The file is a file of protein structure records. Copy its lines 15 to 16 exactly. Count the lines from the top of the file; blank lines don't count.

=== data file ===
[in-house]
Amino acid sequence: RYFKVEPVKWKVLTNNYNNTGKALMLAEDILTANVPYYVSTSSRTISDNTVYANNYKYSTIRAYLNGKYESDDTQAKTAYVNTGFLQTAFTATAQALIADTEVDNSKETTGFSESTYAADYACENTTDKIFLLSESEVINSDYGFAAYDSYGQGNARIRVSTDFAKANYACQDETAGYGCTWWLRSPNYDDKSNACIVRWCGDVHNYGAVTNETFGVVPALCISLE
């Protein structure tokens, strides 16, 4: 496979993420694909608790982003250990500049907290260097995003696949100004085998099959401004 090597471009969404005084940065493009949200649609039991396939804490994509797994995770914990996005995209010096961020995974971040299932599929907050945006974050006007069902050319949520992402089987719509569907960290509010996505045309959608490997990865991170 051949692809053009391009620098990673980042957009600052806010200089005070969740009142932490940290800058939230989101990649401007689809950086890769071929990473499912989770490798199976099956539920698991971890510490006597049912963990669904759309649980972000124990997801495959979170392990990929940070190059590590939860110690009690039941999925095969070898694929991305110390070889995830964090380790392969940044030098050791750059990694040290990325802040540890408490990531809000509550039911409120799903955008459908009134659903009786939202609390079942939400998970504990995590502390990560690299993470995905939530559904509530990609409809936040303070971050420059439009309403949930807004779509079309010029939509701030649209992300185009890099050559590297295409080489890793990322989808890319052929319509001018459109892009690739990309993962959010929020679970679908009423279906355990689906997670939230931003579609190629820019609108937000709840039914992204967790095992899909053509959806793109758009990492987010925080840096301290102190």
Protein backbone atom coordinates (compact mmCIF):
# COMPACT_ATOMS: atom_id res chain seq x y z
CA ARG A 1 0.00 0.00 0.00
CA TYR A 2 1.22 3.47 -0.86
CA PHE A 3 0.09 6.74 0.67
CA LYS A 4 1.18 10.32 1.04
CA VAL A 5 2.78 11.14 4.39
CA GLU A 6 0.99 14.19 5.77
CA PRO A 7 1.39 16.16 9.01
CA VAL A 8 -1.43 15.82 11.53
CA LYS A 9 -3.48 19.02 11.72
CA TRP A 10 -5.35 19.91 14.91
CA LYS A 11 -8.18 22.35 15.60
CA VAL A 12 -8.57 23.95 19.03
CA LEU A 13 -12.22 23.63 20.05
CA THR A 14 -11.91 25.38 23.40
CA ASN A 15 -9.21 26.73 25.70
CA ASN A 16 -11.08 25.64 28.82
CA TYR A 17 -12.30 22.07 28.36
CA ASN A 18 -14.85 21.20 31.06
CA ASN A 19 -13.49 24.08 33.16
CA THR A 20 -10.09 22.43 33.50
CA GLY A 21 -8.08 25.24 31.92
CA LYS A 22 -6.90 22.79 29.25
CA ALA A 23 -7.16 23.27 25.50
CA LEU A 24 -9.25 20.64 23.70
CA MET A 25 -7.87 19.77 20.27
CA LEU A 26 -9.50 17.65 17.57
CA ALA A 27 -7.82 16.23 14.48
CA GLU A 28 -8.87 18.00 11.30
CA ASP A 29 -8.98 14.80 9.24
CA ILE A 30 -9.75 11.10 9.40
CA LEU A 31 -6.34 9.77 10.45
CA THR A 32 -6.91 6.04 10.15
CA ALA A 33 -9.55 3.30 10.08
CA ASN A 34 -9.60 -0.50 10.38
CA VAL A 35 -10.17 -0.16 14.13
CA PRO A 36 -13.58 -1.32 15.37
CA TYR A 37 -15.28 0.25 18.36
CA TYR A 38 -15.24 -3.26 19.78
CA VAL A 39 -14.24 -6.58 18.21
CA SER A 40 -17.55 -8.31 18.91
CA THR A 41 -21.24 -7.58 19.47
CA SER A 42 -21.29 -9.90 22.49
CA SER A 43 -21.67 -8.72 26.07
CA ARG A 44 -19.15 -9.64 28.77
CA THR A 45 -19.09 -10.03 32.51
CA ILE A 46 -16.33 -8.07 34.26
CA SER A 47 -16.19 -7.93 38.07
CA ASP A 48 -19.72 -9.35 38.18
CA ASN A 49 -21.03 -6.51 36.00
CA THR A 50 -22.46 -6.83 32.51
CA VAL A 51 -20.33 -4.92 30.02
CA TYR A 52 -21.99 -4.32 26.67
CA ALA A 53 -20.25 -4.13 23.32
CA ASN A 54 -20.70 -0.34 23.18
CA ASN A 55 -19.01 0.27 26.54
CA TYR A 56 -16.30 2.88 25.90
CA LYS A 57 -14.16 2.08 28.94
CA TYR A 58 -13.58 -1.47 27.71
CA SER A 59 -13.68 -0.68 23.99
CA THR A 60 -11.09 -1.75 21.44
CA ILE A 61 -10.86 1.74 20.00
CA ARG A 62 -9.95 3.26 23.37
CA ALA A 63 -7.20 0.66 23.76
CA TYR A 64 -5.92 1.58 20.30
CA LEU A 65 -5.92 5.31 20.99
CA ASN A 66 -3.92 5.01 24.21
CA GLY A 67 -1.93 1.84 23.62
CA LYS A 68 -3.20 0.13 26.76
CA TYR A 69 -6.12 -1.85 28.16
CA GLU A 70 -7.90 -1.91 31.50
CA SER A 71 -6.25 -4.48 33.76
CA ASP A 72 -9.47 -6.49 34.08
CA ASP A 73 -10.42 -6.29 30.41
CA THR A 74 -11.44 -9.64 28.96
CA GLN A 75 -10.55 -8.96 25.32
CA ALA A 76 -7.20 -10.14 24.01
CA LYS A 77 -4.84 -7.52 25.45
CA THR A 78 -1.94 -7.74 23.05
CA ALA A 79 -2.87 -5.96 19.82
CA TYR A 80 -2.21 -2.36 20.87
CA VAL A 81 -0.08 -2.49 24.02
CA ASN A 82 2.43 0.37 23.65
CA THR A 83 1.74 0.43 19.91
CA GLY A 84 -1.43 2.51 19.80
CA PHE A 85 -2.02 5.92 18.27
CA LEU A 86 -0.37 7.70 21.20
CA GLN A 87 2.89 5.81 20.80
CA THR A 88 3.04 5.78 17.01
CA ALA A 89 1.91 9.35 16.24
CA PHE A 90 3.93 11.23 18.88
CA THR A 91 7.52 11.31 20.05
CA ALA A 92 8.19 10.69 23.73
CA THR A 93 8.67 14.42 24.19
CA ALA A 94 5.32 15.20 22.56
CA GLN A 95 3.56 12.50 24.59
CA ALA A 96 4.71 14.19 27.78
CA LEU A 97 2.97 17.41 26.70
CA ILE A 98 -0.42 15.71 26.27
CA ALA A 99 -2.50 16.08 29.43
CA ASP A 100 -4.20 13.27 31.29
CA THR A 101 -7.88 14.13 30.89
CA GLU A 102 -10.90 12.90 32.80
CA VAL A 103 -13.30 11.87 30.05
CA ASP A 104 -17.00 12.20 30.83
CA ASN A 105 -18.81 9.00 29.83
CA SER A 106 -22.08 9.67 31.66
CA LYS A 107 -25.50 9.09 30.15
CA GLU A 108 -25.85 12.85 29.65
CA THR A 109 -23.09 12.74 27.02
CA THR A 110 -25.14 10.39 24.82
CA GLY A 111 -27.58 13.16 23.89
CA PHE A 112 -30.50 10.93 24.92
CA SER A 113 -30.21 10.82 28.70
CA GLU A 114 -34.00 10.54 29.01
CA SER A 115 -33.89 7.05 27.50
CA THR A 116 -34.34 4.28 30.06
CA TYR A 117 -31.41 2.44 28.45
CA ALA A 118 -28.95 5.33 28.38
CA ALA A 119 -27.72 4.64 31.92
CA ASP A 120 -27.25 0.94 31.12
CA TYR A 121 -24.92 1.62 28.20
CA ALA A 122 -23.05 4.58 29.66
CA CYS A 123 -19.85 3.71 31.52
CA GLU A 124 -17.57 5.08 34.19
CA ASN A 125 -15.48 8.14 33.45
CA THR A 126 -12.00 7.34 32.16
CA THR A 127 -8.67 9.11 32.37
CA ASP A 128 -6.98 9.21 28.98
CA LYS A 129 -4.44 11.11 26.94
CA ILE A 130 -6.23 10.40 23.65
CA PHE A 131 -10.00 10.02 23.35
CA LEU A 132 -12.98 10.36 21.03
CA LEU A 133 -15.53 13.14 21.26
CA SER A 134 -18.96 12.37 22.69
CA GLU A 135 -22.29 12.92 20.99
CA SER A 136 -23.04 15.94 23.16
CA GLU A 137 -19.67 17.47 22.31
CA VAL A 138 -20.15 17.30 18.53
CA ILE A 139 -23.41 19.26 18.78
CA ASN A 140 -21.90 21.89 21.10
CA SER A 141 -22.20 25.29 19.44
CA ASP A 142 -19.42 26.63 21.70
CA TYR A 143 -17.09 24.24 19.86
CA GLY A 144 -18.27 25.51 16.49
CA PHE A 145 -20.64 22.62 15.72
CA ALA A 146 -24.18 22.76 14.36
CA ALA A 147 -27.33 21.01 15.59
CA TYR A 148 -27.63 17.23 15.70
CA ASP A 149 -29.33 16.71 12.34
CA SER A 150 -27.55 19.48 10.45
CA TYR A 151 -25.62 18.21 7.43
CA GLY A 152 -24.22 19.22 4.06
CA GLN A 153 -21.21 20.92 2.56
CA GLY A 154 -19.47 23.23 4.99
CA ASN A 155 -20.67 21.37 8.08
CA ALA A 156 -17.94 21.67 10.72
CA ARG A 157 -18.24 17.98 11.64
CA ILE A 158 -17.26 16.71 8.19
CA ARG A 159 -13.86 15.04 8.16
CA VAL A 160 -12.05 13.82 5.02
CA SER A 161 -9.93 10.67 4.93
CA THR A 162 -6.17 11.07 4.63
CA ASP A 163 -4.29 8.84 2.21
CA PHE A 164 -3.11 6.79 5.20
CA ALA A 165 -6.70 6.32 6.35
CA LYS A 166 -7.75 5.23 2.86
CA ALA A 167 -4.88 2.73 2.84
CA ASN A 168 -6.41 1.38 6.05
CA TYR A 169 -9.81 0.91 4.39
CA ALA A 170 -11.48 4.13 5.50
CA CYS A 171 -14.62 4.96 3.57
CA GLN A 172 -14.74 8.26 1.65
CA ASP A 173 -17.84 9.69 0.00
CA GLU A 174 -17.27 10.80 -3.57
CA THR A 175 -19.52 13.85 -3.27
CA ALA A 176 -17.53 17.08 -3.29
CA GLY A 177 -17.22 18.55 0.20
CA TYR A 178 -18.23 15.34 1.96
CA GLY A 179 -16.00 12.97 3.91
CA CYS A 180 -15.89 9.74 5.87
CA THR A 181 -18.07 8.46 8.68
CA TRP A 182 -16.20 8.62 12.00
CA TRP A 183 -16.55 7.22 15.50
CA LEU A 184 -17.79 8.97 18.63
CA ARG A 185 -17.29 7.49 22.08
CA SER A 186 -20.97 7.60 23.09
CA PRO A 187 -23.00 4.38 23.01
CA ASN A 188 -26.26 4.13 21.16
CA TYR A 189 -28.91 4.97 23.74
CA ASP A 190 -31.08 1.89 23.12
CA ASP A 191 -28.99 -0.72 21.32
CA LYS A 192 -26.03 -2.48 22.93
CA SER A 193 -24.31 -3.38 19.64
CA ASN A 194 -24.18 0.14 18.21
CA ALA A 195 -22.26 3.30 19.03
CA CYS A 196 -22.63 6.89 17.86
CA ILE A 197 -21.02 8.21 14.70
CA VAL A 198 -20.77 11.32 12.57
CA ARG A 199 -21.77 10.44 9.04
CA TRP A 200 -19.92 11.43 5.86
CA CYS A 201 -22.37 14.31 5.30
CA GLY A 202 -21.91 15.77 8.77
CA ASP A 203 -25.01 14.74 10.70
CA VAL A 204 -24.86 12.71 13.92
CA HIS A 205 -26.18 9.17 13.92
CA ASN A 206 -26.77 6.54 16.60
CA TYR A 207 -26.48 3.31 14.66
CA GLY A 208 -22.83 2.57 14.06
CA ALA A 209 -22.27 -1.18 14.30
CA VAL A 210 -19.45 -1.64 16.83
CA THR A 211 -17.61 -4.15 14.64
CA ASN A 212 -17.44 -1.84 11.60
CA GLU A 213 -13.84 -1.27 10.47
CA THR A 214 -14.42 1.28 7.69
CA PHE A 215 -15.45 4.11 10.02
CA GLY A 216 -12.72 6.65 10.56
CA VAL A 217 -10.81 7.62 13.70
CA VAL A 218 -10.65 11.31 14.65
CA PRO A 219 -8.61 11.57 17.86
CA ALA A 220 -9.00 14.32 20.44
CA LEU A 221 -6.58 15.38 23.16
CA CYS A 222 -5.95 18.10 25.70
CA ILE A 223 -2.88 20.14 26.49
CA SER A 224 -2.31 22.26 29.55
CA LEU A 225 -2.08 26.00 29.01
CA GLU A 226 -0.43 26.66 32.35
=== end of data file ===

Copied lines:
CA TRP A 10 -5.35 19.91 14.91
CA LYS A 11 -8.18 22.35 15.60